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Last night, Newsnight did one of its extended panel discussions that manages to tell us little we didn’t already know while at the same time being rather engaging and interesting. This one was on pensions. But what struck me as much as the topic was the way the discussion was set up and run. The panel that Newsnight had convened was, in a way, a microcosm of a community – albeit one that was rather more middle-class and informed than most. But if it represented a community, the discussion didn’t bode well.

Last night, Newsnight did one of its extended panel discussions that manages to tell us little we didn’t already know while at the same time being rather engaging and interesting. This one was on pensions. But what struck me as much as the topic was the way the discussion was set up and run. The panel that Newsnight had convened was, in a way, a microcosm of a community – albeit one that was rather more middle-class and informed than most. But if it represented a community, the discussion didn’t bode well.

First of all, let’s look at the panel composition. We had two of the usual Newsnight suspects in Will Hutton and Ros Altmann. They took on the role of established community activists, who have been running things locally for a long time. There were a couple of older people – Ann Widdecombe and Barry Cryer – who professed to being keen to work until they drop; they were the equivalents of long-standing, upstanding community members who knew everyone and had strong opinions about all sorts of things.

The Big Society has the potential to offer new opportunities for communities to design the services and create the opportunities that their members really need. But that won’t happen unless the dialogue is inclusive and people are encouraged to contribute to it

We had Steve Webb, the pensions minister, who stood in for the local councillor or MP (sorry to have to demote him for a moment). An engineer who had worked and paid taxes for 50 years and believed it was his right to retire when he had planned to represented a community member who just wanted to get on with life but felt obliged to say his piece. We had a couple of young people with intelligent things to say about a situation that is far removed from them personally; they were the keen political activists. There was a student who seemed a bit bemused by the whole situation, and understandably more interested in paying off debt and saving a deposit for a flat. He was, well, a student. And there were a few people who weren’t asked to contribute anything to the discussion. Oh, and Jeremy Paxman, who filled the shoes of the ‘establishment’.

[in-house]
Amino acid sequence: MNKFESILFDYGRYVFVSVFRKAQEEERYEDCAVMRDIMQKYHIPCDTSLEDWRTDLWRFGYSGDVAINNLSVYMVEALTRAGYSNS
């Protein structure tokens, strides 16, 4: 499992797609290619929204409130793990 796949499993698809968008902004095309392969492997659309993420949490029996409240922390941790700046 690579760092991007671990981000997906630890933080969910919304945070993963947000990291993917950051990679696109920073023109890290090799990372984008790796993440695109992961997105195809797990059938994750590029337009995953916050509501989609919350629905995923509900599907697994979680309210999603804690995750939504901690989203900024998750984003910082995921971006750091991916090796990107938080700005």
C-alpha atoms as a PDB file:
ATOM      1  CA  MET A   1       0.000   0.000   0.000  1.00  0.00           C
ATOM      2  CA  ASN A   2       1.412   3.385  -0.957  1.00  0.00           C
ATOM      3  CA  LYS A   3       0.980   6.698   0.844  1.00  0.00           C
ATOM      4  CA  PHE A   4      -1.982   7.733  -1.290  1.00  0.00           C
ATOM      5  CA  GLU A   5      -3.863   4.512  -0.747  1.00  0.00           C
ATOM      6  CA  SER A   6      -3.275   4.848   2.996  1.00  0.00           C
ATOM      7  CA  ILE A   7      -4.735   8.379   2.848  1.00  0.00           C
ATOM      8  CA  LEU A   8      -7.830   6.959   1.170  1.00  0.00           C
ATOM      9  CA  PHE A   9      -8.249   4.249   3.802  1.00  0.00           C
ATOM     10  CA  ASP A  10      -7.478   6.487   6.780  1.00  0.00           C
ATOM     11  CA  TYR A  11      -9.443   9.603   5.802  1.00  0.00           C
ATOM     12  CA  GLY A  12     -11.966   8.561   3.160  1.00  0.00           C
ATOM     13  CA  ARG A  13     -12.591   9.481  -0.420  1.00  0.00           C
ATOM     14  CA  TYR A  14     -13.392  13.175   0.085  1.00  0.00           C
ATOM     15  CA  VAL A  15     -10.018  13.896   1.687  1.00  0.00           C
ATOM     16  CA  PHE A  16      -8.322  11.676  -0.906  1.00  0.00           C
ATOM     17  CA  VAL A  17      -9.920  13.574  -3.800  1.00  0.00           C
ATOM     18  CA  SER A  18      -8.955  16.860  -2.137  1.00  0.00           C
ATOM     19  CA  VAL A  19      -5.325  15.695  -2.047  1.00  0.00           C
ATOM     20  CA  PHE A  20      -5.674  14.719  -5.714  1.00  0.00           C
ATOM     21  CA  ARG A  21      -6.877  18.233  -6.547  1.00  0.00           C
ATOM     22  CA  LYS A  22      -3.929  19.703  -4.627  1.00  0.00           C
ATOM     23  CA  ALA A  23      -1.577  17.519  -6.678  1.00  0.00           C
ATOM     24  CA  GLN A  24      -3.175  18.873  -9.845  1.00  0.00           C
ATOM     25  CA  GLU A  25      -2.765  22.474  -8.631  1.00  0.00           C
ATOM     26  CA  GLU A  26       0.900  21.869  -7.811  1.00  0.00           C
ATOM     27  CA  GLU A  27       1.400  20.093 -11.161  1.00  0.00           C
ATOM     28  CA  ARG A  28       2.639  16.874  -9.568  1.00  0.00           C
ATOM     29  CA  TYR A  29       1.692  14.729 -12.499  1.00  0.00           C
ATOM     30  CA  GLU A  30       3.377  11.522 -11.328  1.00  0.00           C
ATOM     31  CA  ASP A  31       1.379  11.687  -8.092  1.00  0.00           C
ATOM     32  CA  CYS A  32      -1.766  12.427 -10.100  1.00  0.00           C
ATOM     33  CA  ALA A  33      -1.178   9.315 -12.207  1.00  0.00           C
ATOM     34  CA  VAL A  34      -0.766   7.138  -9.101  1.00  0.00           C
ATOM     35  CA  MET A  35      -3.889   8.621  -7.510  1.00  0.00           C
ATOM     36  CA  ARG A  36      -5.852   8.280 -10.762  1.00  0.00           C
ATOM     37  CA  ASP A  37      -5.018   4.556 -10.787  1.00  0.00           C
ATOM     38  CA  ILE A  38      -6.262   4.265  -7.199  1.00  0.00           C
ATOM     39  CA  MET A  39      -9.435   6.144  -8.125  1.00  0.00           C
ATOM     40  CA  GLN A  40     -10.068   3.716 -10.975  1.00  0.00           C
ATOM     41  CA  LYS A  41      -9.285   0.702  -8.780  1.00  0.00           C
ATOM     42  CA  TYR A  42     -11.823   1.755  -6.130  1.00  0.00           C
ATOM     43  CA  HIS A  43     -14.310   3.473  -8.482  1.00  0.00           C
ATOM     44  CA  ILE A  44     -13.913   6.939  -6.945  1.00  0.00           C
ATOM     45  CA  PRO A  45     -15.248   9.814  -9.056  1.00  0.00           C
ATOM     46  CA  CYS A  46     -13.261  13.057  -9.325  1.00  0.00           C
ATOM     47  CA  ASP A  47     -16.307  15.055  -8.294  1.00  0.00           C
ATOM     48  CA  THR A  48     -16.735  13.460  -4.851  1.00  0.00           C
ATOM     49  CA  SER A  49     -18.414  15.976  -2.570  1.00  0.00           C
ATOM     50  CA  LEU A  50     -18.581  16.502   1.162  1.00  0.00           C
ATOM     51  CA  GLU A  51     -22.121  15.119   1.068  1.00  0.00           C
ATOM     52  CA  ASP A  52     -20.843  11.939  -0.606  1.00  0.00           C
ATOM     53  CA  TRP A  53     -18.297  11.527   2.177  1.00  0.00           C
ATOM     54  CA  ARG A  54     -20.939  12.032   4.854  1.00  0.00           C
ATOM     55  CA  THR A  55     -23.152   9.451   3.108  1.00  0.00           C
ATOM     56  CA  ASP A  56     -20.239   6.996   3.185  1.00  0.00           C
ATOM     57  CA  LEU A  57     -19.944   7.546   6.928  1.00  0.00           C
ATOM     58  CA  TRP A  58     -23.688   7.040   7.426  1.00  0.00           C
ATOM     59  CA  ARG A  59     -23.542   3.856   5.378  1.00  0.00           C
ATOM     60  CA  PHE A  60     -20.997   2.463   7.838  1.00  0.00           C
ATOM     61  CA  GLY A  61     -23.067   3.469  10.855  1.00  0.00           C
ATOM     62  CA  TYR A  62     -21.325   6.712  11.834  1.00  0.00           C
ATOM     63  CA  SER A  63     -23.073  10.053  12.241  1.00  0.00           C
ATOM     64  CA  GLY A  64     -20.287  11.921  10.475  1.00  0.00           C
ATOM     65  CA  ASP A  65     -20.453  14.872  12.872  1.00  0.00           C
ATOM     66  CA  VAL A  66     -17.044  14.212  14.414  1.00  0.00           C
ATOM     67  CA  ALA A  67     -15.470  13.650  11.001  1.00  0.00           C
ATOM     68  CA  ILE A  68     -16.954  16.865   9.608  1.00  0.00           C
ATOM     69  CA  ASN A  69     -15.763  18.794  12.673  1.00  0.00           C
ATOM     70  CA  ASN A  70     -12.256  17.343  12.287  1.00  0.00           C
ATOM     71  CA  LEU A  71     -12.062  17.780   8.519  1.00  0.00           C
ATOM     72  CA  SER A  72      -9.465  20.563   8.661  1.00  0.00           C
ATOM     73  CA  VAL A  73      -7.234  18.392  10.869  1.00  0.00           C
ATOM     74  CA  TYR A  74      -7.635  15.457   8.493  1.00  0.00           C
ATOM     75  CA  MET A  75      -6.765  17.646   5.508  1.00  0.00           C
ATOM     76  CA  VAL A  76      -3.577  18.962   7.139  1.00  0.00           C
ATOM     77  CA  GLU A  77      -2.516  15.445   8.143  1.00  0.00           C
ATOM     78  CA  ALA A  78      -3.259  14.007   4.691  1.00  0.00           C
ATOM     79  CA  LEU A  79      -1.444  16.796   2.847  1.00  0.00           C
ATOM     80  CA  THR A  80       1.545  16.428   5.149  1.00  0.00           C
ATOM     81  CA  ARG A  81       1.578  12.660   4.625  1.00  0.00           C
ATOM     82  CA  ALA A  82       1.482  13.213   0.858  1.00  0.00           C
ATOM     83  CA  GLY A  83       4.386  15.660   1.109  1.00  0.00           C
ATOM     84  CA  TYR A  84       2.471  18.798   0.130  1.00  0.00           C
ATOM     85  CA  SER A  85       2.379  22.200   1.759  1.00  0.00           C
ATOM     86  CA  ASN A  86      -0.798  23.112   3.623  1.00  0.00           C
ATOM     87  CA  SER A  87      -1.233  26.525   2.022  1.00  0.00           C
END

Notice anyone missing from this panel/community? How about the thousands of people who have valid needs and opinions, but perhaps aren’t as articulate or forthright as the others. I guess they were partly there in the engineer, but he had a hard time making his point on his own in that company. And at least he got to say his piece. Perhaps ‘normal’ people were represented by the participants who didn’t get to say anything, or the non-participants who weren’t even asked to attend.

That brings us on to the way the discussion was run. Much of it involved Jeremy Paxman talking to the ‘usual suspects’ and the younger people, probably because they had the most erudite things to say, and because Paxman knows Will Hutton and Ros Altmann of old. That’s perhaps understandable: Newsnight needs articulate, informed speakers. But it did strike me that all this might well reflect the way that communities get treated under the Big Society, too, and that would be less acceptable.

It would be all too easy for dialogue between funders and leaders on the one hand, and the community on the other, to be restricted to the established community activists and the most vocal and motivated community members, and for the majority of people to be excluded because they aren’t able to make themselves heard or even to get involved. If people are excluded from that discussion, and their views are not heard, surely there’s a risk that they won’t get what they need. Moreover, if they know they have missed an opportunity to get involved, won’t they feel even more excluded than they currently do?

For all its current uncertainty, the Big Society has the potential to offer new opportunities for local voices to be heard at a local level, and for communities to design the services and create the opportunities that their members really need. But that won’t happen unless the dialogue is inclusive and people are encouraged to contribute to it. People taking on the roles of Jeremy Paxman and the Newsnight production team will need to work hard to ensure that it is, and they are.

http://www.bbc.co.uk/programmes/b00tpsy4#synopsis

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